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‘Fifty Shades Freed’ and the Absurdist Comic Appeal of the Campy Trilogy

Embracing the unintentional humor of a soft-porn soap opera that is more perverse than perverted

Universal Pictures/Ringer illustration

This week, I sat in a crowded movie theater in Manhattan and basked in the audience’s belly laughter. We were watching the final installment of the Fifty Shades trilogy, Fifty Shades Freed, starring Dakota Johnson as recent college graduate Anastasia Steele and Jamie Dornan as kinky, traumatized billionaire Christian Grey. The film is a gibberish love note to ostentatious wealth, Ben & Jerry’s ice cream, leather furniture, reckless contraceptive hygiene, the Pacific Northwest, looking forlorn underneath rainfall showerheads, La Perla lingerie, Rita Ora, light bondage, independent publishing, text messaging, and piano ballads. As a movie, Fifty Shades Freed is charmingly stupid. As a cultural artifact, it’s an escapist commercial for how being rich is awesome that is both totally out of step with the national mood and a cheeky, possibly accidental comment on it. The movie is not nearly as perverted as it would like its audience to think, but it’s far more perverse.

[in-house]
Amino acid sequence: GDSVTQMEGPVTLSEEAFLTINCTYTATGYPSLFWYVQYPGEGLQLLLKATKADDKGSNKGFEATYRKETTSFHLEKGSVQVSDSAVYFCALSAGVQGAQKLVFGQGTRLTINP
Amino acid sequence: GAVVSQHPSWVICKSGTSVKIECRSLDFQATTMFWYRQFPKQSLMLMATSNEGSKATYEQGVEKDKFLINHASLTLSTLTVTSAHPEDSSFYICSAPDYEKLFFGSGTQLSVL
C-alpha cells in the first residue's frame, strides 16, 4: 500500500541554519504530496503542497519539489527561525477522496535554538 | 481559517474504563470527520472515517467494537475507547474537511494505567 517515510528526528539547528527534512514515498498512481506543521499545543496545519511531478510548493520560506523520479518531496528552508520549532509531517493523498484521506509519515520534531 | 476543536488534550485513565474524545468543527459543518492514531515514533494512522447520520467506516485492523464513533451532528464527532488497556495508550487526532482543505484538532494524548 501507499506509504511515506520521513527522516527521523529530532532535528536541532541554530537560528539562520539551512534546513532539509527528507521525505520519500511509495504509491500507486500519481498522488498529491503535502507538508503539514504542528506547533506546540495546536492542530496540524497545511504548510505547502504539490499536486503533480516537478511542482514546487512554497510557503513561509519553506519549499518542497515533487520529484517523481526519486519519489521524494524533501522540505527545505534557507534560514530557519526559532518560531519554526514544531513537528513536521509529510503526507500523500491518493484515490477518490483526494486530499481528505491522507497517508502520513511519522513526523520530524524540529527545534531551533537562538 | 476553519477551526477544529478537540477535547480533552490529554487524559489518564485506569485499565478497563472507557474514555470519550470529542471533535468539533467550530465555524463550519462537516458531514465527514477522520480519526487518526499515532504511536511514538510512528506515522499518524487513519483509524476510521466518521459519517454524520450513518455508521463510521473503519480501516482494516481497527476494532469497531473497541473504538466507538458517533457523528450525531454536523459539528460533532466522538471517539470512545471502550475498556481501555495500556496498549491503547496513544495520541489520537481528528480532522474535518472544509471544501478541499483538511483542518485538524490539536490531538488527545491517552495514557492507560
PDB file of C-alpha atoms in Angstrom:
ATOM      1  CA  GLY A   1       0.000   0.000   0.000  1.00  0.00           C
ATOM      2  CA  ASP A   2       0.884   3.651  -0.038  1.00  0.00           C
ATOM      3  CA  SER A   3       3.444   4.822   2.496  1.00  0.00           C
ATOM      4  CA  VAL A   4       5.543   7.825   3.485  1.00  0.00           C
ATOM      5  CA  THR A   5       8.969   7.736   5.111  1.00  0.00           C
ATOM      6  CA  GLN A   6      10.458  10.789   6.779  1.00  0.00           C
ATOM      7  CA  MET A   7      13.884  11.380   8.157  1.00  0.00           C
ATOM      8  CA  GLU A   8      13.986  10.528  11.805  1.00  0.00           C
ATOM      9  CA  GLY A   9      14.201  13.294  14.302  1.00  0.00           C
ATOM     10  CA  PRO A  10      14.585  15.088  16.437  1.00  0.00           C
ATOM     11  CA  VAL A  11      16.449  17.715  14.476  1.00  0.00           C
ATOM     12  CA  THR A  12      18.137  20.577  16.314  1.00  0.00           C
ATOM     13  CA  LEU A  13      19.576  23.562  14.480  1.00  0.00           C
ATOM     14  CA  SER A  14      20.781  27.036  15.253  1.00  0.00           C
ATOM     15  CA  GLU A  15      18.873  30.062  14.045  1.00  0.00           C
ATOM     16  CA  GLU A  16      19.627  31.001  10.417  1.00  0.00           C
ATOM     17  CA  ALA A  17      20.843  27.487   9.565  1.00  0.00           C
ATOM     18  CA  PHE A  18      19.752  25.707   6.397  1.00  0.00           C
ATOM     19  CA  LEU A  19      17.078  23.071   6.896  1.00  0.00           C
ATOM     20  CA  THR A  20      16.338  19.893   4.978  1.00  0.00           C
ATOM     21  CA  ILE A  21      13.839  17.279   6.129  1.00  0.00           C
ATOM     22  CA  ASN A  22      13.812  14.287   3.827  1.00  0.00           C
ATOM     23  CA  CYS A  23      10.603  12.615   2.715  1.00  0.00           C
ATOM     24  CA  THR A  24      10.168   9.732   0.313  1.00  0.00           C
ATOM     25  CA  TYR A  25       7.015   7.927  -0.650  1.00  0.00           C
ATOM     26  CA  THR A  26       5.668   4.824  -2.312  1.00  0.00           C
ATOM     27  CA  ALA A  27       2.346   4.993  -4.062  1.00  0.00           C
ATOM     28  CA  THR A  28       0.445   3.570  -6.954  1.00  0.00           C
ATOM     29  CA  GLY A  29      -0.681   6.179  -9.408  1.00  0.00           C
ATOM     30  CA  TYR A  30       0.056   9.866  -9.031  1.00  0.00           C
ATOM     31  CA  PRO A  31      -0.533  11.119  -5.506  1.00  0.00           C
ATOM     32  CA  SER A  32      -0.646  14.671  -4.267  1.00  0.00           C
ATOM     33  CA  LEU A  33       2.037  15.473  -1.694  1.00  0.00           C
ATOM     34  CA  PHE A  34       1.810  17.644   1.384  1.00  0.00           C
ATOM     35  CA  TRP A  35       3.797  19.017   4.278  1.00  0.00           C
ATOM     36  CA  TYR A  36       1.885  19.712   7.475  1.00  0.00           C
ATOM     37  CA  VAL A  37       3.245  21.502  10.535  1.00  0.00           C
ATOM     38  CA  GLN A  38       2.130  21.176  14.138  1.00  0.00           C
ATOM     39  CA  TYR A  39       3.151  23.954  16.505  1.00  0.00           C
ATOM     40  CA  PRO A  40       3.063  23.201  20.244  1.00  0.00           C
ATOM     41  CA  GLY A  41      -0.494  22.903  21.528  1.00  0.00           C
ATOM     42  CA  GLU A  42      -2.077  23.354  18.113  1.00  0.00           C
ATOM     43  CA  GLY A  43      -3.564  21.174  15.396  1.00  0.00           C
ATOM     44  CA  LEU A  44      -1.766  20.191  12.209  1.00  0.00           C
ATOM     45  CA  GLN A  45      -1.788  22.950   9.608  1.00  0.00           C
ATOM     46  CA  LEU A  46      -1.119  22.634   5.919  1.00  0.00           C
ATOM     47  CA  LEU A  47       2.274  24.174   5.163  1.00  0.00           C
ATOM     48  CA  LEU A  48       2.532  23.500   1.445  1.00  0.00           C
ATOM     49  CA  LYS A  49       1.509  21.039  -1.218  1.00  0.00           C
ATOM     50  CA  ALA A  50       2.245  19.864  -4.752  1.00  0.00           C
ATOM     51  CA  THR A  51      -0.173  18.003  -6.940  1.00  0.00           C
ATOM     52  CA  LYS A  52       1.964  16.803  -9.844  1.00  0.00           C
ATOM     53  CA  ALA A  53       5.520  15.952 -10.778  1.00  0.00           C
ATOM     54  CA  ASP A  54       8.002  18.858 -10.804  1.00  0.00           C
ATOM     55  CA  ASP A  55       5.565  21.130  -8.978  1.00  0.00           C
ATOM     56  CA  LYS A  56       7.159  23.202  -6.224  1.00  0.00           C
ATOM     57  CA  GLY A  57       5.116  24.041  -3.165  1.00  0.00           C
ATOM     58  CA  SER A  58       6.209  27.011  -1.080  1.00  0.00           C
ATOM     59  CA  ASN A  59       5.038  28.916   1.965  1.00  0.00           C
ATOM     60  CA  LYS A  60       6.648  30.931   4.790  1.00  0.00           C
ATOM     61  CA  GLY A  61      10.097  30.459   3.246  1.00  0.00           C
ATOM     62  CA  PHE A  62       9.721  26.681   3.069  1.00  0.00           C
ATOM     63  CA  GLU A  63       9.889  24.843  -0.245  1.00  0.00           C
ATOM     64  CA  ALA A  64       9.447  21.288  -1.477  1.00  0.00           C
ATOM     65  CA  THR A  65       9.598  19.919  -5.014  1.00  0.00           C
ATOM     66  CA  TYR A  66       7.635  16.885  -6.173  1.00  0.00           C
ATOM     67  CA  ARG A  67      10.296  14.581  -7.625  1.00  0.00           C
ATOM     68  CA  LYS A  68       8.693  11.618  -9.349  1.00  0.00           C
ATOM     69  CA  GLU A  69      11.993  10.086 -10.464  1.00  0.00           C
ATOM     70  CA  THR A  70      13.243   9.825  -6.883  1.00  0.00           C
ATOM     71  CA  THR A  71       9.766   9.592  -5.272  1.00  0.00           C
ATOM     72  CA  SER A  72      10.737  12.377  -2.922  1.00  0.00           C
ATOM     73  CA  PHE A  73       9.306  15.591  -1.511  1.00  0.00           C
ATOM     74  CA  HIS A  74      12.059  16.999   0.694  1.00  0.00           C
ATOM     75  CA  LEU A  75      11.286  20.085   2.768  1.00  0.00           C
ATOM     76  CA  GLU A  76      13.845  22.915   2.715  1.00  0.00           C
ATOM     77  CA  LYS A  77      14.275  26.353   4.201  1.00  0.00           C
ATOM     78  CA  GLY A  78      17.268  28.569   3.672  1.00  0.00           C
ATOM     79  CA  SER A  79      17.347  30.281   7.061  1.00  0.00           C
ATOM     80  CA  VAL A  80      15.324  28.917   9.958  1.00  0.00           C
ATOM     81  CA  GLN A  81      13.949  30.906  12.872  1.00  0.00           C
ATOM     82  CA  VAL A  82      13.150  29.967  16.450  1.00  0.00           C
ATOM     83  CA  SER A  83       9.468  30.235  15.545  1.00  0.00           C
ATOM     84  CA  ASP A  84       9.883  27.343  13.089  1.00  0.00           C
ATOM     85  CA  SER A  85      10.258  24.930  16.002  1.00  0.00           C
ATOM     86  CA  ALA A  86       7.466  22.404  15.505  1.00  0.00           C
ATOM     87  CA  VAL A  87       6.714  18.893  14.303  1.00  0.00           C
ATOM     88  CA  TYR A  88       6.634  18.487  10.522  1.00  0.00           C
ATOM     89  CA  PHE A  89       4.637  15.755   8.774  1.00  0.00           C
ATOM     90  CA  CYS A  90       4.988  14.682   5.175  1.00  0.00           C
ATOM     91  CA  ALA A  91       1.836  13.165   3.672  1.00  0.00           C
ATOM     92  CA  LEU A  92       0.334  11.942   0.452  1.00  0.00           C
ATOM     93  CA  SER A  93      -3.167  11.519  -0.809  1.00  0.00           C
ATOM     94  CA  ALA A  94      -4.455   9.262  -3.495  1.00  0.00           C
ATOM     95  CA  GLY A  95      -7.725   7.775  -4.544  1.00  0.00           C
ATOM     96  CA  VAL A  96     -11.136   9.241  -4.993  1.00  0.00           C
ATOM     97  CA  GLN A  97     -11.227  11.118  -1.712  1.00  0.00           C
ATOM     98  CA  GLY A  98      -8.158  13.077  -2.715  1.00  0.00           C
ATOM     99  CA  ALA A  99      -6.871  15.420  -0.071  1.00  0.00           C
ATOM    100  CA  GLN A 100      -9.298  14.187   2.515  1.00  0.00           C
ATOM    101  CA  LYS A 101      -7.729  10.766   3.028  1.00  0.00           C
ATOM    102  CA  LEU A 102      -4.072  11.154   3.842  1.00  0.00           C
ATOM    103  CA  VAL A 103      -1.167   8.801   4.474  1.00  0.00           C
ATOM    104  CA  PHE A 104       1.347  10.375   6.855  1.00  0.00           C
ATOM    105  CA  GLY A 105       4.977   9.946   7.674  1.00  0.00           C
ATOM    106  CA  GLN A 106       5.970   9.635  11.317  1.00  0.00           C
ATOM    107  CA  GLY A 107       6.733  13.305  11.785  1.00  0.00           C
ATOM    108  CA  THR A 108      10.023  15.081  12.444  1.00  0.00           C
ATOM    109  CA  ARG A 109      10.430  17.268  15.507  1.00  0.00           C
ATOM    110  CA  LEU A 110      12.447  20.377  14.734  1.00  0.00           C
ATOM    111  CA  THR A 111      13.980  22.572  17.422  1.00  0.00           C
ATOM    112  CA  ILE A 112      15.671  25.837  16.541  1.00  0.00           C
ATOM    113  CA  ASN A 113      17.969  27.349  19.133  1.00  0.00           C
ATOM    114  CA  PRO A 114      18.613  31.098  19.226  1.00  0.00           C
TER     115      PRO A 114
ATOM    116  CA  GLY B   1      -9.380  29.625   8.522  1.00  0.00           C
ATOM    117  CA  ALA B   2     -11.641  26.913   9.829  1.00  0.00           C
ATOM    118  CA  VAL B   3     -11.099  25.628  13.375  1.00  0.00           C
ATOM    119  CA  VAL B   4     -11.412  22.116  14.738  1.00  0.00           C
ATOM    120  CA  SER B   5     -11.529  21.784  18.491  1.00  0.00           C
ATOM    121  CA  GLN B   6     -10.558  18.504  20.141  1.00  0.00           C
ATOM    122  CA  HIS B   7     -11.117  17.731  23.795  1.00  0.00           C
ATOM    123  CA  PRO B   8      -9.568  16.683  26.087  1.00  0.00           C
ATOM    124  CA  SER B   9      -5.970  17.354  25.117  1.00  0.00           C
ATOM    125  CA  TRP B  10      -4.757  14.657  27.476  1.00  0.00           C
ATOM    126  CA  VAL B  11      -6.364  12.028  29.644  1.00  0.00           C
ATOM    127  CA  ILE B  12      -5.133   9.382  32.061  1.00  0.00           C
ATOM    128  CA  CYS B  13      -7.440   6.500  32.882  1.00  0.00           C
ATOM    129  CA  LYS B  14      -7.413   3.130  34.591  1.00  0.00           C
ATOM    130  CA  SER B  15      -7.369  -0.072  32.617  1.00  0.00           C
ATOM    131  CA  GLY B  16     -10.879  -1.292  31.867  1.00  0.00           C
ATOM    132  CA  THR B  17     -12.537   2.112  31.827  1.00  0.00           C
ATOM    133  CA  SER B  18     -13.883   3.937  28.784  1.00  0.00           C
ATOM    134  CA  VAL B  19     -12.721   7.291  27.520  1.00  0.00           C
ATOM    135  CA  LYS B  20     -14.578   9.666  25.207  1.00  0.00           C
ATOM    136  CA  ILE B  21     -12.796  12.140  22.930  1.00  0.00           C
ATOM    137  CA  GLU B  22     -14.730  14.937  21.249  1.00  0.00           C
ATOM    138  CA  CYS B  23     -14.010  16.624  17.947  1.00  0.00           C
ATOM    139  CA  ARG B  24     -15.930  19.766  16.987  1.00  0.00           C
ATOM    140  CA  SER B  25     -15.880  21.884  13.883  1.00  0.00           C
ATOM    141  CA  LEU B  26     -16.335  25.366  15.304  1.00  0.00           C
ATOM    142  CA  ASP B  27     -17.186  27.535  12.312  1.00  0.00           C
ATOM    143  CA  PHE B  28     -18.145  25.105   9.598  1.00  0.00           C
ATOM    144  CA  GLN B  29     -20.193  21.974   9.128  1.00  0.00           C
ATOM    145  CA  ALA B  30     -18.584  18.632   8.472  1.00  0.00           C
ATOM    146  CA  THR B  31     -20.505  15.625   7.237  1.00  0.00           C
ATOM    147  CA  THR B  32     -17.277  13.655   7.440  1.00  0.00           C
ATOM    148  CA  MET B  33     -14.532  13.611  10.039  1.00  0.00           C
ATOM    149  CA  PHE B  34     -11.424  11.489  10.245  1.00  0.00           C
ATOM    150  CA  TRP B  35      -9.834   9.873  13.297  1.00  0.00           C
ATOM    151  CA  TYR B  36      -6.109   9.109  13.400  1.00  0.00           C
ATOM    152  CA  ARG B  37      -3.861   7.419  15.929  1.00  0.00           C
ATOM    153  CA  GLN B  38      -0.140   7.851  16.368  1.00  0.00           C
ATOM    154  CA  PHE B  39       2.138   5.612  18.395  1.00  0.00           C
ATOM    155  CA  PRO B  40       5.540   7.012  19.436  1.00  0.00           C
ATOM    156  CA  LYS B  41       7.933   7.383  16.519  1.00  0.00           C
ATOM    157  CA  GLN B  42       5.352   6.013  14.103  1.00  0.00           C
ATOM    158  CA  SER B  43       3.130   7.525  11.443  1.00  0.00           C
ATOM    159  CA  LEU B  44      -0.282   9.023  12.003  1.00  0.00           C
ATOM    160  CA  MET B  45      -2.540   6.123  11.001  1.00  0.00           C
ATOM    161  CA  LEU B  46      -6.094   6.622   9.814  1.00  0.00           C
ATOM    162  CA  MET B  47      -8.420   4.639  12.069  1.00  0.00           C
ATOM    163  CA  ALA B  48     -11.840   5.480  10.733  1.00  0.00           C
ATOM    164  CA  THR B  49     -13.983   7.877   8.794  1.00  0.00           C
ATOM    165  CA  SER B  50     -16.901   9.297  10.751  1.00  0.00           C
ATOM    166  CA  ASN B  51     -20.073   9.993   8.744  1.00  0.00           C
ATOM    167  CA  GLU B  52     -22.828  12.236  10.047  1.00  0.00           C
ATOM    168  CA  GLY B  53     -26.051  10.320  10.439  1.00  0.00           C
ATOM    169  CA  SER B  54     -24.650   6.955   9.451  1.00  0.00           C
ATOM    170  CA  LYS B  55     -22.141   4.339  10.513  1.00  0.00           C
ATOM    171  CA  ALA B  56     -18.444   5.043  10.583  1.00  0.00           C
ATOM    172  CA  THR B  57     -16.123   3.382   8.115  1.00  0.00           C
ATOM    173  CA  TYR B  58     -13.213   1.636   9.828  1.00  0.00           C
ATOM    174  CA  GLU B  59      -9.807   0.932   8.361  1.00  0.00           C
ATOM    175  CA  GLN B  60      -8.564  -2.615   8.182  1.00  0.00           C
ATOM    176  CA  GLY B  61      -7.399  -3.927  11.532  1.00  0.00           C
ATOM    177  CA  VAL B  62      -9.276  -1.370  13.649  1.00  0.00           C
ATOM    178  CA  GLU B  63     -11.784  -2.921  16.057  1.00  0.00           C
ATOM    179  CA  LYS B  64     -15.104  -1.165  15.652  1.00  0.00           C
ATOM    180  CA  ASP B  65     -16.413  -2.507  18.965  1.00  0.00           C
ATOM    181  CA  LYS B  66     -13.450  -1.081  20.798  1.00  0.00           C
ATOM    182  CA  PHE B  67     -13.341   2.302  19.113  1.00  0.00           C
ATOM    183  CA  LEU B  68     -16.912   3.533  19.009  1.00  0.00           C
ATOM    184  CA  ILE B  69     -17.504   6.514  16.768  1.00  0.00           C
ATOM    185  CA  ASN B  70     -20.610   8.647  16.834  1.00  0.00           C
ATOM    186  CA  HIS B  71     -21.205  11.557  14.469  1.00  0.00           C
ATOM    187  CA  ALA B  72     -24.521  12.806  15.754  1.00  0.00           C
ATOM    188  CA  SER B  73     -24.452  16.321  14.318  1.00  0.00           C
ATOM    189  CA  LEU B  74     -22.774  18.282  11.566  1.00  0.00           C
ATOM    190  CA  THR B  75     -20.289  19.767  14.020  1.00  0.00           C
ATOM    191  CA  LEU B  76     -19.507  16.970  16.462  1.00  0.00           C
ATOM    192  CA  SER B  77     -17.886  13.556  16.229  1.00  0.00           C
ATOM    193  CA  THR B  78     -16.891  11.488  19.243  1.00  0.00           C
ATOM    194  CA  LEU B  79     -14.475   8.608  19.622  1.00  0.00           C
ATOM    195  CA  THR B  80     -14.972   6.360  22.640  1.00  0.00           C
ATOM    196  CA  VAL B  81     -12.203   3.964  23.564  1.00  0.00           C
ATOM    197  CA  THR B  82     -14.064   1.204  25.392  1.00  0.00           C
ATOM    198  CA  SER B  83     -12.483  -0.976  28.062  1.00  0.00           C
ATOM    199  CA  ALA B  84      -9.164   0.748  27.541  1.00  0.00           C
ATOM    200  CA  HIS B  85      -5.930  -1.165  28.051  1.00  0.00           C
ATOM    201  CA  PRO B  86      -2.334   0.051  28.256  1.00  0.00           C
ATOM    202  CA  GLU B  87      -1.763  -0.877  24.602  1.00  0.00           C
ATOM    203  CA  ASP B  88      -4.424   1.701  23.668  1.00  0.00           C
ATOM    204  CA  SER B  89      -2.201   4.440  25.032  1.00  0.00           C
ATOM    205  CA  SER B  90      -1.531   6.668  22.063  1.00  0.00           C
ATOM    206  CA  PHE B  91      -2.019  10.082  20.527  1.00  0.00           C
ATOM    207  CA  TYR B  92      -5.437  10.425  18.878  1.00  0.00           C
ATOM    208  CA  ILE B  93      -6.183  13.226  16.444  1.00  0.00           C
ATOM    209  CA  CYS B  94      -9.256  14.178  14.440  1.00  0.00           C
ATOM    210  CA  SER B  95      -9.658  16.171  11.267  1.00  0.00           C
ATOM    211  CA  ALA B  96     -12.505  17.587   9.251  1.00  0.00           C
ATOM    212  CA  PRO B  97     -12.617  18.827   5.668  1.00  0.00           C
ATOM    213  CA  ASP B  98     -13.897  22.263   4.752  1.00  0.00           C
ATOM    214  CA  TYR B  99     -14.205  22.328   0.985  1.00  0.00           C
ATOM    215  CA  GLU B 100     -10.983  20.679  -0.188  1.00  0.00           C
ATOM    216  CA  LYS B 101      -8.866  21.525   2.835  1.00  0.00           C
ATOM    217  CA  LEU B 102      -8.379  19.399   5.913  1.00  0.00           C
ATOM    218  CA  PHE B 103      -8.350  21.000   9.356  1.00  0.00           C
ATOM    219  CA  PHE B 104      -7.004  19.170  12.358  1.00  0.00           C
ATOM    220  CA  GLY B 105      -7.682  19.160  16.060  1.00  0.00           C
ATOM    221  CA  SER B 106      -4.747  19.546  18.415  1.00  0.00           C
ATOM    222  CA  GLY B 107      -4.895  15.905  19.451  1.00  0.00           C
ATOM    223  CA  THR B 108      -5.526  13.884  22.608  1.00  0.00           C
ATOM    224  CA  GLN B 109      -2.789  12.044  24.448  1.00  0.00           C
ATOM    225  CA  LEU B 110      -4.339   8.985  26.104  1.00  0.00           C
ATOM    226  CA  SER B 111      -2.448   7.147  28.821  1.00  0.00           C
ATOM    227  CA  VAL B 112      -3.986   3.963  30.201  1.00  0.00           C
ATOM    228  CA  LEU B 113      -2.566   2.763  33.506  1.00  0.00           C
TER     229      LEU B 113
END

I watched the three Fifty Shades movies in the span of two days, binge-watching the campy romance in an attempt to understand how it became a phenomenon. During this period, I cycled through something like the five stages of grief. First, I simply couldn’t believe what I was seeing. The original Fifty Shades movie is essentially a prolonged melodrama about affirmative consent, as virginal Ana and sadomasochistic Christian negotiate how they should have sex. It was surprisingly progressive—almost—as long as you overlook how Christian ignored all rules of fair negotiation in order to manipulate his young inamorata.

The second stage was anger, provoked by the decidedly less appealing Fifty Shades Darker. The whole story was a gauzy paean to possessive men and passive women. Instead of portraying BDSM as a voluntarily lifestyle choice between consenting adults, it twisted the subculture into a nasty proclivity sprung from child abuse—a tool of coercion rather than experimentation. Around the time Jamie Dornan muttered the iconic line “I’m fifty shades … of fucked up ...” I tried bargaining with myself about how to get out of this assignment. I got depressed about how almost incomprehensibly popular the series was. (The first film made $571 million worldwide, the second did $381.1 million worldwide, and the books had sold more than 100 million copies by 2014.)